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Beat Safety

Please remember when you are at a Beat, there are a few simple rules which you can follow that can keep you safe. The bottom line when cruising is to always trust your instinct. Be aware of your surroundings, know your rights, and never go into a situation without being fully aware that there can be serious consequences (sadly) when cruising for sex.

  1.  Use common sense. The key to keeping public sex alive and well in your favourite place is to conduct yourself using common sense and simple civility towards other cruisers and the general public.
  2. Trust your instincts. They rarely let us down. If it seems too good to be true, it may very well be. If you feel unsafe for any reason, walk away.
  3.  Know the difference between discretion and recklessness. Going at it in the middle of a public toilet is bound to get everyone into trouble if it happens too often. Doing it in a park in daylight, in winter when the brush has been reduced, is going to lead to unwanted attention.
  4. Plan ahead: Think about where you are going to have sex before you go out cruising. Having sex in a public environment can involve different safety risks than having sex in private. If you think you might want to leave with someone you have met, think of places you can go that you know will be safe. Do you know him well enough to take him home?
  5. Manage your risks. If you have been out cruising for a long time, your defences may be down and you might be inclined to take more risks. Don’t take chances with someone you are unsure of. Another man will be along soon.
  6. Be alert, know your surroundings. Have an escape route planned, and above all, trust your instincts if something or someone doesn’t feel right. Leave or move to a more crowded area. Warn others  around you.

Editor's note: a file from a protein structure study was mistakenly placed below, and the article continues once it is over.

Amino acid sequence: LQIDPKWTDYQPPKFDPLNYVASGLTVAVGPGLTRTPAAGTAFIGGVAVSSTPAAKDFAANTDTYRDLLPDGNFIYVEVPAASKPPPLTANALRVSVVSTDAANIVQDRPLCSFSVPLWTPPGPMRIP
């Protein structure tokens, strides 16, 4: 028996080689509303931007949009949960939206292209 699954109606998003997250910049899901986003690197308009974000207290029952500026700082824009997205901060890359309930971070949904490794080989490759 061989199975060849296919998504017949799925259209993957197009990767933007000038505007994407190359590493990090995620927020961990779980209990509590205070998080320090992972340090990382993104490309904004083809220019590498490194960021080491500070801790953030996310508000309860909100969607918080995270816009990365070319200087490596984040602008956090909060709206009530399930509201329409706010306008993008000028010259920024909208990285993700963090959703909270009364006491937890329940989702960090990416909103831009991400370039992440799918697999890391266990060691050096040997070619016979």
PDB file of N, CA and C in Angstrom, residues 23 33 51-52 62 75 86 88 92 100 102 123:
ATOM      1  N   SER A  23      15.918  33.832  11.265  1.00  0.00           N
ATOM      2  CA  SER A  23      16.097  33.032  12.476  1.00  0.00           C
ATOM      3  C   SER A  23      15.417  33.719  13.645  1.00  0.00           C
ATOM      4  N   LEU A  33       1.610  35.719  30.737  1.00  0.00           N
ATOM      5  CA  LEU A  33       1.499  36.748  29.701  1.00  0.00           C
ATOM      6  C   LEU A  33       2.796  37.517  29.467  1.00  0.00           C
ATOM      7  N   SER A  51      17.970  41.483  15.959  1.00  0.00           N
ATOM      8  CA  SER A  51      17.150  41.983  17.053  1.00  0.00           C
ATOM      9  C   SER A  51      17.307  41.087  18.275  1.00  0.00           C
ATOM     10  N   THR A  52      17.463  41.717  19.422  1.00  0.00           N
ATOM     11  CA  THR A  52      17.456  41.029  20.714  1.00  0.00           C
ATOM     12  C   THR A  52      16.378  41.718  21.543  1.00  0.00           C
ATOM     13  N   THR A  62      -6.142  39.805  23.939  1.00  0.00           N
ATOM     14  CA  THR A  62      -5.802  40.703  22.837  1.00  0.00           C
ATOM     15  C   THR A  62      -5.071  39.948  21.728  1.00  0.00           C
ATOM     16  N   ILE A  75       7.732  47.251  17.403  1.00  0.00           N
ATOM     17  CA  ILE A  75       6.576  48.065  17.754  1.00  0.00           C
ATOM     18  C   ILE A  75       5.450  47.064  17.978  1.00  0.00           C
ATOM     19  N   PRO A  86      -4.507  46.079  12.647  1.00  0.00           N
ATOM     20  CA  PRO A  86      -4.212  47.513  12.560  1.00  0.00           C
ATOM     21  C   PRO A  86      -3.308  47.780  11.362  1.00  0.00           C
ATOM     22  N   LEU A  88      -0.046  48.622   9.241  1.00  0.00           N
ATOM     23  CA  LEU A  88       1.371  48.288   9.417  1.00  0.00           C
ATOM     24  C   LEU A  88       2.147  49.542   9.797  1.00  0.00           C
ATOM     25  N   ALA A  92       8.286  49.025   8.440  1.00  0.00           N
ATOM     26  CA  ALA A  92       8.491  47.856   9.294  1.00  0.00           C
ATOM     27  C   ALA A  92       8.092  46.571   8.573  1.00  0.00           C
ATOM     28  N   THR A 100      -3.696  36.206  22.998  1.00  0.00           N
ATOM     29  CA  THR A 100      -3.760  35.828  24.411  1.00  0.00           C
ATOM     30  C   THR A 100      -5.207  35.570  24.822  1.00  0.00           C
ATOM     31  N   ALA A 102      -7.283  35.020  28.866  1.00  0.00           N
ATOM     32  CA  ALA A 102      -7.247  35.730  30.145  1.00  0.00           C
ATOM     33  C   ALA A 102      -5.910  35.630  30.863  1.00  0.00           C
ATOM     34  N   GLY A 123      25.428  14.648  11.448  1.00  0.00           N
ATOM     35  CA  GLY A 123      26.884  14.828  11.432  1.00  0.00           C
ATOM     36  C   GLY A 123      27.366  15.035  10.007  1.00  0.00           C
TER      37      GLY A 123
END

7. Tell a friend where you are going. If you are leaving a cruising area or bar with someone, make sure that person knows you have told someone you are leaving with them. Cruising buddies can also be a great way of maintaining safety so that if trouble does occur, help is not to far away.

The following information is from the ACON’s Lesbian and Gay Anti-Violence Project website, and it is extremely useful and important to remember the advice provided here.

If you’re confronted, remain calm:

• Project confidence but don’t act cocky.
• Try not to escalate the situation. Don’t insult them (even if it seems so tempting!).
• Try to escape. Run away. Head for somewhere with people.
• Scream, yell “HELP!”, make as much noise as you can to attract attention.

If you’re attacked without a weapon:

• Use your elbows and knees. Unless you are trained, they make better weapons than fists.
• Aim for ‘soft targets’ like eyes, throat and groin.
• Remember if you are knocked to the ground cover your head and try to keep moving. It is more difficult to kick a moving target.
• Never let an attacker force you into a car, back street or building. Being taken from the scene significantly increases the chances of you being seriously assaulted.

If you’re attacked with a weapon:

• The most common weapons used in bashings are broken bottles, knives or baseball bat-like sports equipment. As a rule the best defence against a weapon is distance.
• Keep your eye on the weapon and move away from it.
• Use an item like a bag or chair as a barrier against the weapon.
• Get away as soon as you can.
• Try to get and remember as many details about the attacker as possible. Hair and eye colour, height, weight, other physical characteristics, tattoos, piercings and clothing can all be used to identify and attacker.

112 Emergency Mobile Number